Question: What’s the average labor cost of installing 17 sq ft of kitchen tile backsplash? Each tile is on 1 square foot mesh backing.
Answer: This is a great question, because it means I get to give TWO answers. Who’s excited? First, the short one which is just a number, then longer one where (can you see me ascending my home improvement soapbox?) we check down the components of that numero and what a good value looks like—for both homeowner and contractor.
$800-$1,000. Could be more, depending on the complexity of the tile style.
WHAT?! It’s just a small backsplash!
If that number is a sticker shocker, it should be understood that a backsplash is a 2-day project—even a small one. Day 1 is for prepping the job, moving in tools, installing the tile and, if you use Bondera (awesome) or fast-setting thinset (uber hassle)—and everything goes right—you can grout.
Day 2 is for grouting/cleaning up/sealing…about 1/2 day’s work.
A qualified contractor (the kind with good customer service, insurance, drop cloths, the one who knows how to detail an inside corner so it looks awesome; the kind who won’t demo your counters, scratch your stove, etc.) has labor rates starting around $50-60/hour or more is many markets: $400-500/day.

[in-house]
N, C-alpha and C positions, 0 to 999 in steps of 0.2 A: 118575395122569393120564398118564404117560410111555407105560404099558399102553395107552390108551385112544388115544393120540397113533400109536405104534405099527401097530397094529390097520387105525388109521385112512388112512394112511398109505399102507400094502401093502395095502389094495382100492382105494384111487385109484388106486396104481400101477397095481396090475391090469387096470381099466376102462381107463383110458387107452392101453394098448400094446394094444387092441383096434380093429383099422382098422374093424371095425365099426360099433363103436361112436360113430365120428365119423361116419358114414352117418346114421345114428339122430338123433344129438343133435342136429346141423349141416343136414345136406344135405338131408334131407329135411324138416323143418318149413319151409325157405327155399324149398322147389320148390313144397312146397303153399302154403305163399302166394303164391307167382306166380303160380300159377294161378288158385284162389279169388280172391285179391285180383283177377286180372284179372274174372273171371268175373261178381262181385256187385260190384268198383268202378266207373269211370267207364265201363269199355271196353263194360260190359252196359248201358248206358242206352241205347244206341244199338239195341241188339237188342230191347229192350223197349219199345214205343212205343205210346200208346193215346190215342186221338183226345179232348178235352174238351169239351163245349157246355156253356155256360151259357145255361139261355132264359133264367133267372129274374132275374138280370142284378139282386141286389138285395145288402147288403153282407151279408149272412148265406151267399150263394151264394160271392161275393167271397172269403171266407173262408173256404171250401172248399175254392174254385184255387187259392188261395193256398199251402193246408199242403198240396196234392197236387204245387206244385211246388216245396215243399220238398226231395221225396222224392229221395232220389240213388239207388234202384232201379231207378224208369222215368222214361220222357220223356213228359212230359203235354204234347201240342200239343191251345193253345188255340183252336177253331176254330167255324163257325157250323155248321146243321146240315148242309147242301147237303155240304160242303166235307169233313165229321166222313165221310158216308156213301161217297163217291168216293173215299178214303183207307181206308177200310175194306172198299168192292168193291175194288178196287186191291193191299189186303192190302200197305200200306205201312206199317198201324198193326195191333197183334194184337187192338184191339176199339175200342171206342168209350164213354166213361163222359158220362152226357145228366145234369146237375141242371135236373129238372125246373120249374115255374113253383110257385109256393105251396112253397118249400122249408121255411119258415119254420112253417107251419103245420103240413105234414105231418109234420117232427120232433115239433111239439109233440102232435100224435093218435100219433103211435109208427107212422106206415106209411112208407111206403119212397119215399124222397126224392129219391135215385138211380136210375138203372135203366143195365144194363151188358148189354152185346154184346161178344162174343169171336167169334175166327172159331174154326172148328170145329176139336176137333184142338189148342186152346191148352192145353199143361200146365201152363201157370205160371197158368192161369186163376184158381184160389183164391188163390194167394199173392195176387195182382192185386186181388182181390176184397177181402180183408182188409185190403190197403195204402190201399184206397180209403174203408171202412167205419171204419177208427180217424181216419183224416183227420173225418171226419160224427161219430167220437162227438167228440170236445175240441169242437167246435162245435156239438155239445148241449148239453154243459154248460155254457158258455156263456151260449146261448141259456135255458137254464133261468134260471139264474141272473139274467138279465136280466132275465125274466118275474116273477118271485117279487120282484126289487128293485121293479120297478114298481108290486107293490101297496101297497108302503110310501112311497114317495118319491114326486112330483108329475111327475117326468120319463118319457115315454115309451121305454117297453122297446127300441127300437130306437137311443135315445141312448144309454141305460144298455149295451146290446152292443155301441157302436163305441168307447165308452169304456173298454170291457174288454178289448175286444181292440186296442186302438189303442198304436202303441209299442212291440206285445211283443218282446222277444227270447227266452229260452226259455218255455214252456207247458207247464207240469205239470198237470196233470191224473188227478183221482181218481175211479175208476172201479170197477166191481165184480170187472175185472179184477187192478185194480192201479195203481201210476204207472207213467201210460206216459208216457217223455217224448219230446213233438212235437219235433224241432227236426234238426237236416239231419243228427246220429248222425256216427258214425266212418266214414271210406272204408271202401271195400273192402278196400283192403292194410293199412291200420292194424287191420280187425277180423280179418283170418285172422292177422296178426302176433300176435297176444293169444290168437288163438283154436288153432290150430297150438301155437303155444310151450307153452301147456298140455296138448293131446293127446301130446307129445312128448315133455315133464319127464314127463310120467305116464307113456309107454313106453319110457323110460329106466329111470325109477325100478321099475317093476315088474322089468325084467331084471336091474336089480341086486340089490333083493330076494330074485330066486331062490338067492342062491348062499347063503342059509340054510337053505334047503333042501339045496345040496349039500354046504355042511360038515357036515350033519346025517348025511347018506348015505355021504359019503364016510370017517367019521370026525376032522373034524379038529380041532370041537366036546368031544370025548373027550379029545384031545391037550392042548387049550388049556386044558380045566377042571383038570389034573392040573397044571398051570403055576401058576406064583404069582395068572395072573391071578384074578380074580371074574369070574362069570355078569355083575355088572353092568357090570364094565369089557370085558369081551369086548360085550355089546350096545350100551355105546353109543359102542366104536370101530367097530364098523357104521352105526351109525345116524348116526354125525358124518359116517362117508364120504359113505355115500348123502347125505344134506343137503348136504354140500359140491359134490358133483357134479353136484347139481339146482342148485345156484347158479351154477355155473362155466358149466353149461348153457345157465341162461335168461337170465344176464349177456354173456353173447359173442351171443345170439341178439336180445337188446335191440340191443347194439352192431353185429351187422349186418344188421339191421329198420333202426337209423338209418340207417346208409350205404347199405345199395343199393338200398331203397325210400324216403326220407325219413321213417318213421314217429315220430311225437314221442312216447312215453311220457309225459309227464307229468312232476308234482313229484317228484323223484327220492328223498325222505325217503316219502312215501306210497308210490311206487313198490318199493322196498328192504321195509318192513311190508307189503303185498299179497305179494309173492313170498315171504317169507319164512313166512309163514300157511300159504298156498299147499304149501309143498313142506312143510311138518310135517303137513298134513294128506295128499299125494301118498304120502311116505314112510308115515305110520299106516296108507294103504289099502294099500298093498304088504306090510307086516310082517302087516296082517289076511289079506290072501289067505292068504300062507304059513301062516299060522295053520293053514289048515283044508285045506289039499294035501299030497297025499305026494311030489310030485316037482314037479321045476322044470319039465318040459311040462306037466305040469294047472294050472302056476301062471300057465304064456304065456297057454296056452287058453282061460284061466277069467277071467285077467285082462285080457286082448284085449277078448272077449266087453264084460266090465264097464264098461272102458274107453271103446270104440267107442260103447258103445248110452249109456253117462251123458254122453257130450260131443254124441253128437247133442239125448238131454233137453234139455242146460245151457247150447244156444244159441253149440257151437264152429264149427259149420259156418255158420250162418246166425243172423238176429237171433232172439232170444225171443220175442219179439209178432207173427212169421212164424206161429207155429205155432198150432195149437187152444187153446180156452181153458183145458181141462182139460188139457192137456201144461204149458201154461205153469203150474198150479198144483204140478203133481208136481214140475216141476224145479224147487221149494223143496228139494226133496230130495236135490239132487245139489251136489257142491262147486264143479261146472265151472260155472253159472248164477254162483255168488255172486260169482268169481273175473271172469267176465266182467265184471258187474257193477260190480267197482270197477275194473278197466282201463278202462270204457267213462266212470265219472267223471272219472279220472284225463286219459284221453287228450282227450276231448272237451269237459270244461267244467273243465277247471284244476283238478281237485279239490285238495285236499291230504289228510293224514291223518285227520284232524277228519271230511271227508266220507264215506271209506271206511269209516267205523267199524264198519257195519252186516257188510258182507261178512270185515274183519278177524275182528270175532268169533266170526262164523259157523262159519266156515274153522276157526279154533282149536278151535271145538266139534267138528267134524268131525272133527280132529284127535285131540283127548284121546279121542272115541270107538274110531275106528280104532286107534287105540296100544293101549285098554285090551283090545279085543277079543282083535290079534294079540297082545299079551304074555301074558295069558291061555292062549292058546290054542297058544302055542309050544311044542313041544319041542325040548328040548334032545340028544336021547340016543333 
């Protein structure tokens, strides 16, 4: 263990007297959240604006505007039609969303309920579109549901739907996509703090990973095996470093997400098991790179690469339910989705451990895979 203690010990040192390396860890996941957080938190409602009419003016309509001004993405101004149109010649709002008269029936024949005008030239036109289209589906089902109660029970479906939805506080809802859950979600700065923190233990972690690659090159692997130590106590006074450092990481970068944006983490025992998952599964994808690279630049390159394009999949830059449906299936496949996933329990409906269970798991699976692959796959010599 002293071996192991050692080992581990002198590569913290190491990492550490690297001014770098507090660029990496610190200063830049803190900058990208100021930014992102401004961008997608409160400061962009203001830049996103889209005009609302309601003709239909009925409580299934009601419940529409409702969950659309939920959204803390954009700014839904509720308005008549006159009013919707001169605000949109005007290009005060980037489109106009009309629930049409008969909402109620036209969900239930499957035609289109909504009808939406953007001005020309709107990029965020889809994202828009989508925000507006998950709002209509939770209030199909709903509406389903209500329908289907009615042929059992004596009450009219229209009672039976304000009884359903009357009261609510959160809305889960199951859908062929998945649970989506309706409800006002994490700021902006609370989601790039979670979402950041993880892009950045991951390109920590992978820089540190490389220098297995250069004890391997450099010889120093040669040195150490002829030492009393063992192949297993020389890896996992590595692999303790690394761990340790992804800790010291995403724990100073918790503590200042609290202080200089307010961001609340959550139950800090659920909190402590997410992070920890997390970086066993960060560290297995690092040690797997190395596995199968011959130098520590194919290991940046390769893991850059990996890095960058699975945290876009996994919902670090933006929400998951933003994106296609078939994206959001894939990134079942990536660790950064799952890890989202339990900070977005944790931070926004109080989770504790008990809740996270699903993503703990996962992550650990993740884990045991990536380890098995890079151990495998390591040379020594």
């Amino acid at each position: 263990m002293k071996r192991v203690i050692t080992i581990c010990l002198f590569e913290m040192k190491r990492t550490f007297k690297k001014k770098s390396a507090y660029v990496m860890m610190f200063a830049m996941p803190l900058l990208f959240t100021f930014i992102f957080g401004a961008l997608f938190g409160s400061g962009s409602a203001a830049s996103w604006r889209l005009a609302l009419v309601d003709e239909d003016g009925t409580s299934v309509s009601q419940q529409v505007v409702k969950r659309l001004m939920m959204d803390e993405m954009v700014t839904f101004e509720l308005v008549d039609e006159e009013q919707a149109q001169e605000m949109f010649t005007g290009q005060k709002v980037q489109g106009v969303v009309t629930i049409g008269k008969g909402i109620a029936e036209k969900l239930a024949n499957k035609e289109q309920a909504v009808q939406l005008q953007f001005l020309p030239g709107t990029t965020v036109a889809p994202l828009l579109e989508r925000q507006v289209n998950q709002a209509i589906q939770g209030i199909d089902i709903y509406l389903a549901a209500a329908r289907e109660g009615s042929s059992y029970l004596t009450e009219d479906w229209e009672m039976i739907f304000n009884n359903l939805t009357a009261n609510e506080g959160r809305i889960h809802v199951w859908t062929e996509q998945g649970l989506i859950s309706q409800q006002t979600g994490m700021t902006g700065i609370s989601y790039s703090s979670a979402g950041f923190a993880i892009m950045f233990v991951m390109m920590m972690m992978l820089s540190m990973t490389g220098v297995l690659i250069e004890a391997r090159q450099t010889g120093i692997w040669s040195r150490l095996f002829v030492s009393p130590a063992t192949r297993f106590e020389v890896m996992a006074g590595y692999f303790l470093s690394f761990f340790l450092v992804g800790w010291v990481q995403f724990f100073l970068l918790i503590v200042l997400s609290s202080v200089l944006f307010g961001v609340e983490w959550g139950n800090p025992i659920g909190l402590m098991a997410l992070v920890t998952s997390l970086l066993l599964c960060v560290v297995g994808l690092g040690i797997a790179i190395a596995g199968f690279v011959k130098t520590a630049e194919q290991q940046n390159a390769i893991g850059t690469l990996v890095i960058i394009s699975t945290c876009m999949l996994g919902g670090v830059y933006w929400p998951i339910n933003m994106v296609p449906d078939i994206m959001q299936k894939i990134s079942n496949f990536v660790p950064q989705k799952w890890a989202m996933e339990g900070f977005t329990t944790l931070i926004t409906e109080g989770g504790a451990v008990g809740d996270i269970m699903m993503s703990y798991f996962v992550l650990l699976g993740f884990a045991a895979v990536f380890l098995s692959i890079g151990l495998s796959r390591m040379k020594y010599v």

So, for a job like this, expect to get quotes for around $800 plus materials. Also, please note that it is almost always a headache for the contractor if the homeowner buys anything but the tile itself (and even then, let your contractor tell you how much to buy.) Part of what a professional contractor does is know and understand what is needed for your particular project.
You don’t buy tools for your doctor to save money on surgery, right? Same thing here. In fact, a contractor who knows what he’s doing may tell you that and suggest that you may be charged time and materials if there are materials missing. If he misses it, that trip to the home center is on him. If you miss something, it’s on you.
Remodeling projects large and small are a kind of dance. If each partner understands and respects the steps of the other, then it’ll go as smoothly as possible. If one tries too hard to take the lead when it’s not their turn, well, toes get stepped on and it’s no fun for anybody.